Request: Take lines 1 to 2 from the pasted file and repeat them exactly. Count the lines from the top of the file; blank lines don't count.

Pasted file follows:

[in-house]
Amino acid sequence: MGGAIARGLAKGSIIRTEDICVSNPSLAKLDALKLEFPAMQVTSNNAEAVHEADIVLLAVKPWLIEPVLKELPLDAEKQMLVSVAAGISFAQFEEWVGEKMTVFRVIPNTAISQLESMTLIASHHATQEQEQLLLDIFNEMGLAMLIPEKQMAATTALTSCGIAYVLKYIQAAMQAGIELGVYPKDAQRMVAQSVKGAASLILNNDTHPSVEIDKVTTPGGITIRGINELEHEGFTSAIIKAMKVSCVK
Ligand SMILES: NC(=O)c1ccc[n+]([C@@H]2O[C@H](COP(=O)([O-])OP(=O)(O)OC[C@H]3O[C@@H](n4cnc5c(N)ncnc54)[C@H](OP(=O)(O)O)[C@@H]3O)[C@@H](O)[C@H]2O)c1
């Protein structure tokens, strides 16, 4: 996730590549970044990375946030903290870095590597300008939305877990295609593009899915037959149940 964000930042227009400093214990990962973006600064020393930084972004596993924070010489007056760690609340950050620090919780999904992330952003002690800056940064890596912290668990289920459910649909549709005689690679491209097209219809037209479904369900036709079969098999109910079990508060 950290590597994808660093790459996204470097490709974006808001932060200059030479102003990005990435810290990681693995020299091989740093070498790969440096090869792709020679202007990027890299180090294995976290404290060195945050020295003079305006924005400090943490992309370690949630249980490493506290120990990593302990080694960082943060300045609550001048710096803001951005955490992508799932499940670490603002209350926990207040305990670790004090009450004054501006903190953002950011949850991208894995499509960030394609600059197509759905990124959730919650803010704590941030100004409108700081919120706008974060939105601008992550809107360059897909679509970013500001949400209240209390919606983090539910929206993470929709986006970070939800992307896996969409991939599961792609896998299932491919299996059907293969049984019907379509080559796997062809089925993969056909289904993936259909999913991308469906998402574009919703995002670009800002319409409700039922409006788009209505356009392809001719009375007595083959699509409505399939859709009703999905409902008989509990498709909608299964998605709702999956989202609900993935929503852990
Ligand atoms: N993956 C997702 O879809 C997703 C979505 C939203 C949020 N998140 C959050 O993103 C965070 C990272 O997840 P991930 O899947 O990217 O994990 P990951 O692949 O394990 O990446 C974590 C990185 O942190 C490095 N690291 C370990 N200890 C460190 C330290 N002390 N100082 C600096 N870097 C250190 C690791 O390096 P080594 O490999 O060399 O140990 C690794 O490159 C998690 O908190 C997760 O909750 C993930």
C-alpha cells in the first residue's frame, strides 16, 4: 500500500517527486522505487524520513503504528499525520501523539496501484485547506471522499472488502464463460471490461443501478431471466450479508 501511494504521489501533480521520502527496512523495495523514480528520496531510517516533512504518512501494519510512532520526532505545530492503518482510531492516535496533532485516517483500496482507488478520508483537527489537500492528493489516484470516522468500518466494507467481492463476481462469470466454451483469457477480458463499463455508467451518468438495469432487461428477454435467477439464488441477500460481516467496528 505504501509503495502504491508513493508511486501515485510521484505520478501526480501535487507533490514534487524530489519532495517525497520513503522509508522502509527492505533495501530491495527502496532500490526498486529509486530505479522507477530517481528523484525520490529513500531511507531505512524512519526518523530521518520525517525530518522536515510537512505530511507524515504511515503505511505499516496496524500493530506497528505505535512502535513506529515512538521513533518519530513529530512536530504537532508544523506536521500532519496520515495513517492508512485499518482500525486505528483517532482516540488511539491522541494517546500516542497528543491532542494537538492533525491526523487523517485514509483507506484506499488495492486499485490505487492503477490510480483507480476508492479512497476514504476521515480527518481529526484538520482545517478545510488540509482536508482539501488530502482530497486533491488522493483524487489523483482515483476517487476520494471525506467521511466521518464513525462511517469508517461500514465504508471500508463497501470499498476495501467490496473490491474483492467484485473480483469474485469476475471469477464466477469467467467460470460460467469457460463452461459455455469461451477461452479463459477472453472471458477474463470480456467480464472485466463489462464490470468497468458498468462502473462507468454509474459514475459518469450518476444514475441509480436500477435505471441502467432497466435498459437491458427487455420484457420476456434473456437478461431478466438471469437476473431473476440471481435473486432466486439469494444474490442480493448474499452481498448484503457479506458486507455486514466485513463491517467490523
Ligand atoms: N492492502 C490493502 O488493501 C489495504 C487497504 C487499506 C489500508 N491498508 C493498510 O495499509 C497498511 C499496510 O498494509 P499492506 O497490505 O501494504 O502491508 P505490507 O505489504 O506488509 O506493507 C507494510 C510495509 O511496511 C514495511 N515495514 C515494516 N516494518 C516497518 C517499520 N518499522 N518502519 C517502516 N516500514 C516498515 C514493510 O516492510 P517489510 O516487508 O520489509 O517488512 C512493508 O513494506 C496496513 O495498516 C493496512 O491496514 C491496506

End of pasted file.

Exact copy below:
[in-house]
Amino acid sequence: MGGAIARGLAKGSIIRTEDICVSNPSLAKLDALKLEFPAMQVTSNNAEAVHEADIVLLAVKPWLIEPVLKELPLDAEKQMLVSVAAGISFAQFEEWVGEKMTVFRVIPNTAISQLESMTLIASHHATQEQEQLLLDIFNEMGLAMLIPEKQMAATTALTSCGIAYVLKYIQAAMQAGIELGVYPKDAQRMVAQSVKGAASLILNNDTHPSVEIDKVTTPGGITIRGINELEHEGFTSAIIKAMKVSCVK